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The Guide to Finding the Right Welding Gloves

As a welder, your hands are your career. That’s why you need to find the perfect welding gloves to not only protect your hands, but also give you the right amount of dexterity to create accurate welds. To know what you should look for in welding gloves, it’s important to take an overview of the different styles of welding and how they factor into picking the right welding gloves.

Welding Styles

Stick Welding:

Stick welding is the most common form of welding and is used in the construction of heavy steel structures. Stick welding uses electricity to create an arc to fuse metals together, so the welding gloves you wear should be able to withstand high heat and lots of sparks.

Metal Inert Gas (MIG) Welding:

Similar to stick welding, MIG welding uses electricity to join the metal by forming an arc between the electrode and the metal. MIG welding requires less precision than other forms of welding, but works well for longer durations. The welding gloves that you should pick will be able to be worn for comfort, but not necessarily precision. There are also more sparks with MIG welding, which means that the gloves should of a tougher material (see below).

Tungsten Inert Gas (TIG) Welding:

TIG welding is a highly technical style of welding that demands welding gloves that allow the maximum amount of precision.

The Type of Welding Glove Material

Now that you’ve got an idea of what level of precision is required for each style of welding, it’s important to know which particular material impacts how you weld. Considering that animal leather is a durable material that is non-conductive and dissipates heat well, it’s no surprise that it’s the go-to for welding gloves. Just as there are many options for the type of welding, each animal hide has its proper purpose:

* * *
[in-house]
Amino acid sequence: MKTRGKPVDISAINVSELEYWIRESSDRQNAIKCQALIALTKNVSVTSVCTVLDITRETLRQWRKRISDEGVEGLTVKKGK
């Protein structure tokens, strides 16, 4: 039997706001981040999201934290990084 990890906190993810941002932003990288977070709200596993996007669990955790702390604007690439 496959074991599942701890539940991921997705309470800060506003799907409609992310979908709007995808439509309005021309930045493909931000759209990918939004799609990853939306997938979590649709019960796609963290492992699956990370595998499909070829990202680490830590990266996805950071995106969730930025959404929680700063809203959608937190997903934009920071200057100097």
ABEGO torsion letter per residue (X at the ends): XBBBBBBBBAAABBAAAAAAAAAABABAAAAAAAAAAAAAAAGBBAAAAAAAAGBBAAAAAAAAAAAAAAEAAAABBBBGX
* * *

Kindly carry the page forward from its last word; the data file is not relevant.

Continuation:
The most popular welding gloves are made from cowhide due to its wide range of quality and use. Typically, cowhide is durable and comfortable but with a bit more bulk, cowhide is typically used in Stick or MIG welding. However, cowhide can harden when exposed to excessive heat, so it’s not appropriate for TIG welding.

Best Cowhide Welding Gloves:


Just like the animal it is derived from, deerskin welding gloves are typically soft and supple, providing a good feel and nice dexterity for accurate welds and maximum comfort.

Best Deerskin Welding Gloves:

Caiman 1878-5 21-Inch One Size Fits All Genuine American Deerskin Welding Glove with Boarhide Leather Heat Shield and Cuff


The best way to think of elkskin is that it is one step above cowhide, as it will not harden nearly as fast as cowhide when exposed to high heat (meaning less hand fatigue). Typically, elkskin is used in MIG and/or stick because of its heat resistance.

Best Elkskin Welding Gloves: Tillman 875 Onyx All Black Premium Top Grain Elkskin Welding Gloves, X



Goatskin is practically made for TIG welding, with its superior abrasion and tensile strength, but remains soft and supple for the utmost in accuracy.

Best Goatskin Welding Gloves: Superior 370GFKL Precision Arc Goatskin Leather Welding Gloves with Kevlar Lining, TIG Welding Gloves, Large


While not the most popular leather, horsehide is preferred for TIG welding for its good dexterity and toughness.

Best Horsehide Welding Gloves: Superior 365HBR Precision Arc Maximum Dexterity Grain Horsehide Leather TIG Glove, Work, Medium, White/Brown


Pigskin is tough hide that performs well conditions that may be wet and oily, and is best suited for TIG, MIG and Stick welding

Best Pigskin Welding Gloves: Revco Industries BM88L BSX BM88 Extreme Pig Skin MIG Welding Gloves

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